The next morning, Zamir rushed to find Eva and told her he wanted to become a Christian. “I love Jesus,” he told her. “I love his character. I can’t explain it to you more than that, but his character is amazing.” After Eva explained more deeply what it means to become a Christian, Zamir placed his faith in Christ. As they continued discussing the Christian faith, Eva responded to his questions about Jesus and the Bible by having him read particular passages of Scripture. Soon, Zamir started attending church regularly, despite the risk of his Christian faith becoming unknown. In Yemen, leaving Islam for another religion is considered apostasy, which is punishable by death. One day, Zamir asked Eva why she took the risk of giving him a Bible and telling him about Christ. “I felt inside my heart to trust you,” Eva replied.

Forced Out

While walking to the clinic one day, Zamir noticed a car following him. Thinking it was probably the police, he started running and was able to get away from the car. The next day, he learned that authorities had revoked Eva’s visa and expelled her and other foreigners from the country. Assuming that the authorities had been watching him and would pursue him for becoming a Christian, Zamir fled to Aden. He didn’t stay long, however, and soon moved back home to take possession of property inherited from his parents. When he arrived at his childhood home, he put his luggage in his old room and left the house. While Zamir was away, his oldest brother opened his suitcase and found his Bible. When Zamir’s brother later confronted him about the Bible, Zamir explained that he had become a follower of Christ. Angered at Zamir’s shocking admission, his brother told Zamir he would kill him if he didn’t return to Islam.

Unsure about what he should do, Zamir called Eva for advice and she gave him the number of a man who could help him flee the country. Zamir then fled to Jordan, where he hoped to begin a new life. He enrolled in a local Bible school to learn more about God’s Word, but after a few months, he moved to another country in the region, where he met and married a Christian Arab woman. When Zamir’s wife became pregnant, the couple moved to yet another country to receive better healthcare; Zamir didn’t want to risk losing another wife and child during labour.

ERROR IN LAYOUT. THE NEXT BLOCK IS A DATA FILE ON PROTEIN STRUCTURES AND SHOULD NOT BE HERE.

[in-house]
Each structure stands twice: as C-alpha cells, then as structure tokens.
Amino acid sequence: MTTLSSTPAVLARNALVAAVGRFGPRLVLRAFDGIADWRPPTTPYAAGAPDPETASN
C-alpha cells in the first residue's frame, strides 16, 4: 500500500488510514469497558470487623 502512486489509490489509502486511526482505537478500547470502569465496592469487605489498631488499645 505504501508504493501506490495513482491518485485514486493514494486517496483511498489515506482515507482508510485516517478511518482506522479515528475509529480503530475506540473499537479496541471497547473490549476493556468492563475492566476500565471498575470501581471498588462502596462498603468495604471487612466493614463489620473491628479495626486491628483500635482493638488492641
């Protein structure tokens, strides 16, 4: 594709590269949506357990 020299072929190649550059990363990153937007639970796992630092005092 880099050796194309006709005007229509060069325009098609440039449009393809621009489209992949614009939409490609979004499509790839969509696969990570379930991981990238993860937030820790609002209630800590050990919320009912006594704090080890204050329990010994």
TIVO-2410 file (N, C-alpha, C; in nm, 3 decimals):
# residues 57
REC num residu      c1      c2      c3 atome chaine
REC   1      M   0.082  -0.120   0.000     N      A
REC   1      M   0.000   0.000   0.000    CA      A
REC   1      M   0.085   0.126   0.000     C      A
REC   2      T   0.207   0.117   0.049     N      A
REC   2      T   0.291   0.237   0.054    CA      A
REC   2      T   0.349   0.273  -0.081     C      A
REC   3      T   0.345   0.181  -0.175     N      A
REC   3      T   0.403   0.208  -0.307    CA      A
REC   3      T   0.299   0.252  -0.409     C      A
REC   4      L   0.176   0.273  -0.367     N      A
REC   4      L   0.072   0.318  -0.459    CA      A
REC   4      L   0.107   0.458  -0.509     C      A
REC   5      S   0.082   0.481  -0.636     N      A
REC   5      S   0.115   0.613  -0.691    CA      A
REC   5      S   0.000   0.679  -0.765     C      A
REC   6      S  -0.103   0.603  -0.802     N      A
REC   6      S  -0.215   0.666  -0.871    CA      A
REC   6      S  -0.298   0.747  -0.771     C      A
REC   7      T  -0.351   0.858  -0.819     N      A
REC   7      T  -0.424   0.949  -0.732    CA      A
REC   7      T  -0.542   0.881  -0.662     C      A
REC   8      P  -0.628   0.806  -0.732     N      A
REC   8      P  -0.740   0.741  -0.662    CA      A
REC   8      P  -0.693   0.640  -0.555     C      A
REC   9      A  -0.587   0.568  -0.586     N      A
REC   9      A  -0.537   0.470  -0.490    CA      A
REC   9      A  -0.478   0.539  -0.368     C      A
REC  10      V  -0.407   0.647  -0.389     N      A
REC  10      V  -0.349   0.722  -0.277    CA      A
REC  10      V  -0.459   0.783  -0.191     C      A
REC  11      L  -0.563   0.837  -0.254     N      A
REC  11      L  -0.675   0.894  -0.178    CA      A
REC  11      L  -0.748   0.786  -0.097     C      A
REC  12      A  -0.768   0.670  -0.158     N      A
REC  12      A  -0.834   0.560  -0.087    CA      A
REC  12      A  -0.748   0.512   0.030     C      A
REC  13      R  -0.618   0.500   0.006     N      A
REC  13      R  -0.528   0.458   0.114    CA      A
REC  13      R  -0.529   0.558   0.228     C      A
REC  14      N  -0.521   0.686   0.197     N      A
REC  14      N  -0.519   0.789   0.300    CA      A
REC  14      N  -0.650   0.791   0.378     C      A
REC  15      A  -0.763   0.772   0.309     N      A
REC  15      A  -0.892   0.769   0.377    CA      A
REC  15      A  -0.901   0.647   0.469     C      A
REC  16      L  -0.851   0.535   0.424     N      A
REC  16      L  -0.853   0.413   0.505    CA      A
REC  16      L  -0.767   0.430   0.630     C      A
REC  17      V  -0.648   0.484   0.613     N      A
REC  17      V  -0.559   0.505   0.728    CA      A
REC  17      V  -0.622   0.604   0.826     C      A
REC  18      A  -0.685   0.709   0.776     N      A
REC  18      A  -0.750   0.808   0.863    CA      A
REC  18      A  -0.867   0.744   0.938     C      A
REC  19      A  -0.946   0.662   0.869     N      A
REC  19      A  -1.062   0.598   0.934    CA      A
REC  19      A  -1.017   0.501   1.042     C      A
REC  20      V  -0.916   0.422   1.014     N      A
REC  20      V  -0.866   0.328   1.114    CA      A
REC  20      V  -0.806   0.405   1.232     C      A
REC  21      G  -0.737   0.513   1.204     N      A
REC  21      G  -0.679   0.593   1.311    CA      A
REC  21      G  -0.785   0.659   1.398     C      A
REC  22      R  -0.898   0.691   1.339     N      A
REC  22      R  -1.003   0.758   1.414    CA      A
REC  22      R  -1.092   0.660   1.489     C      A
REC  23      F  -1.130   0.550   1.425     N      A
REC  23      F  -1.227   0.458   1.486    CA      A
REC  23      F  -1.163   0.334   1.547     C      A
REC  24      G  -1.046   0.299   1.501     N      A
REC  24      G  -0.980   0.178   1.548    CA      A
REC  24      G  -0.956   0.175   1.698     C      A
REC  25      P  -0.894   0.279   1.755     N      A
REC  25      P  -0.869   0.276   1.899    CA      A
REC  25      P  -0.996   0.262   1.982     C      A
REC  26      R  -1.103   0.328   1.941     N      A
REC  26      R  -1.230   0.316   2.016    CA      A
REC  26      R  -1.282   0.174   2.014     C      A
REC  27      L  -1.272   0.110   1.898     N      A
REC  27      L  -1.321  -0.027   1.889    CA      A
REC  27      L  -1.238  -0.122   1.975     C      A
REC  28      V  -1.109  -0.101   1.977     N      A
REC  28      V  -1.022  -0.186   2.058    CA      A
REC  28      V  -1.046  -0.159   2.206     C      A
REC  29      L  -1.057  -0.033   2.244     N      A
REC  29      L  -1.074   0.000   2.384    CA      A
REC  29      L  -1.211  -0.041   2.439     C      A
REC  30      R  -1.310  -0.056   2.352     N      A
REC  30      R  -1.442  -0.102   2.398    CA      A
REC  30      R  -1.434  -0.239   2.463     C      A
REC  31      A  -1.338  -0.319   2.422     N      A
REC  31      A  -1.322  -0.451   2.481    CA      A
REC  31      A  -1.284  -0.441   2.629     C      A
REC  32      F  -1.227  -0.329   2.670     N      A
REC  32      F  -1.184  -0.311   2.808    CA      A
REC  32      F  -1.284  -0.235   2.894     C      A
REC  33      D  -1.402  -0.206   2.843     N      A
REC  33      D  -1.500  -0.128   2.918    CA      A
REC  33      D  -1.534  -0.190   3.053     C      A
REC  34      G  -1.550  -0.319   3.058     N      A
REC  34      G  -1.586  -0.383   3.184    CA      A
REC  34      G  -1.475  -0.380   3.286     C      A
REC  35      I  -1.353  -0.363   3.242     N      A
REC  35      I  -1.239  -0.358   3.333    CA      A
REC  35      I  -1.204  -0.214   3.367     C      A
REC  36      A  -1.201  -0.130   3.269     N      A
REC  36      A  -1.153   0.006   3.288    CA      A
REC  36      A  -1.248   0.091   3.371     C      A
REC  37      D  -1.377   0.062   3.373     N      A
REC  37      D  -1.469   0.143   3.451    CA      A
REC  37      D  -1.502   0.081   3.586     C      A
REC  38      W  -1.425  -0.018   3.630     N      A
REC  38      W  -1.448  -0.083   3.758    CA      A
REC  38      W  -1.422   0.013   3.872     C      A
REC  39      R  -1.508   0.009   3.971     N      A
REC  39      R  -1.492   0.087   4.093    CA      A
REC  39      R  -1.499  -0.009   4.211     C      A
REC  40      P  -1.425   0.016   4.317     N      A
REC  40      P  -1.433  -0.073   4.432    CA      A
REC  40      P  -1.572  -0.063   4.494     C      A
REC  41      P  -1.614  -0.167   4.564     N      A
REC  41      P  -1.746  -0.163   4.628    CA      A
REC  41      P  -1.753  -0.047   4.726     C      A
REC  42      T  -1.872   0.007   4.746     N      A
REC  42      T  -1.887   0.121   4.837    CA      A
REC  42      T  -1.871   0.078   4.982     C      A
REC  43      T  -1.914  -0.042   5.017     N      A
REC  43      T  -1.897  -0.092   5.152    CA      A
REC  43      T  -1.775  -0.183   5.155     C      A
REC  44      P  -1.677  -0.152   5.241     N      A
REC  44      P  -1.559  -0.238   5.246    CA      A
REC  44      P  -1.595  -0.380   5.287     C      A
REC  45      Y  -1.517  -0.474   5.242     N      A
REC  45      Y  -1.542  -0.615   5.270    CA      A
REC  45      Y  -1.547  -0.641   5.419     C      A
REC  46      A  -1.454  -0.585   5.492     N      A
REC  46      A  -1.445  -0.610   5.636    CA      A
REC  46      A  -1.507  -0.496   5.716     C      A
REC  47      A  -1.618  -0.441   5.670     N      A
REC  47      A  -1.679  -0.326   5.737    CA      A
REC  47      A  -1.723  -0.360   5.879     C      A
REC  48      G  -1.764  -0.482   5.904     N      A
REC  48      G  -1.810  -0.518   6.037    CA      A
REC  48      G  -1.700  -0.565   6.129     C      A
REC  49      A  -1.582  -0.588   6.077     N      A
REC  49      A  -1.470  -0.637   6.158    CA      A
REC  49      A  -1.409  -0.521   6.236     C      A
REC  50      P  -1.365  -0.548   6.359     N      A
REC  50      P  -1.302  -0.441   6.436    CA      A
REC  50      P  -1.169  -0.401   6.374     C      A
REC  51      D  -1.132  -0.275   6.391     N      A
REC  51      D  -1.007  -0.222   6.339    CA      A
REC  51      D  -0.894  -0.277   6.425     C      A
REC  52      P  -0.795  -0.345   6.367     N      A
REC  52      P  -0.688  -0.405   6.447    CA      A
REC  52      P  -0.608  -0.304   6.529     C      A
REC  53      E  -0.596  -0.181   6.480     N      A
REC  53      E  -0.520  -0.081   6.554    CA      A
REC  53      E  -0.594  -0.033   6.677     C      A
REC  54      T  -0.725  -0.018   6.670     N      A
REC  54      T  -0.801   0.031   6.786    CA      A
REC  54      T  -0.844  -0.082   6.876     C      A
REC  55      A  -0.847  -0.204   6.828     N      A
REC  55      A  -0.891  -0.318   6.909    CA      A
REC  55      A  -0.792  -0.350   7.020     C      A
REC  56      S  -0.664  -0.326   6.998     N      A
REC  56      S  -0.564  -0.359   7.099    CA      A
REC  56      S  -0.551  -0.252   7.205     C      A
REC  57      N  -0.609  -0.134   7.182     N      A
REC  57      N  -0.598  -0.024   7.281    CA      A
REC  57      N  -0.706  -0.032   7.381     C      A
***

Gaining an Audience

In the new country, Zamir met some believers working for a Christian radio ministry. After telling Zamir about their plans to start a Yemeni radio station using the Yemeni dialect, they offered Zamir a job on the spot. He took the job and began hosting a radio show in which he reads Scripture and takes questions about the Bible. The radio broadcasts make God’s Word more accessible inside Yemen and also help believers like Zamir who have fled Yemen and now live in nearby countries. Some of the Muslims who call Zamir’s show are critical and even aggressive. He uses those calls as an opportunity to share the love of Christ over the airwaves. “Then they start to become more relaxed,” he said. Whenever he speaks with new believers through the radio programme, he makes sure they understand that it is likely they will face persecution. “I don’t want anyone to make this decision before they understand the cost, as Jesus did with the rich man,” he explained. “[Jesus] told them, ‘If you want to follow me, go and sell everything.’ You don’t come to Jesus and your life is beautiful. It’s nothing like that. When you come to Jesus, you have to be ready. There is a cross on your shoulder; there is a cost you have to take. Sometimes it’s your life, sometimes it’s your country, sometimes it’s your family.”

In recent years, Zamir has reconnected with Eva. She stumbled across a Christian radio station broadcasting in the Yemeni dialect while on holiday and sought information about the programme’s
producer. To her surprise, she learned that
it was Zamir. When Zamir and Eva met again for the first time in several years, they celebrated how God brought Zamir to Christ and has been using him for more than a decade to help spread the gospel in Yemen.


Stay informed

Receive weekly emails with the latest prayer points from the persecuted church

    Submit a Prayer

    Your email address will not be published. Required fields are marked *

    Recent articles

    Read More

    Remembering Martyrs: Y Ngo Adrong

    A Montagnard Degar Christian named Y Ngo Adrong, aged 49, from Dak Lak Province, was tortured to death in a police interrogation room in Ea H’leo district, Vietnam. Summoned on 13 July 2006, Adrong ...

    Read More

    From the Field Report July 2024

    CHINA: Church Members Harassed on Anniversary of Crackdown

    Read More

    A Critical Decision

    Twen Theodros had been a Christian for only two years when she was arrested in Eritrea, the first time. In 2002, the country’s dictatorship outlawed every religious group except Sunni Islam, the Eri...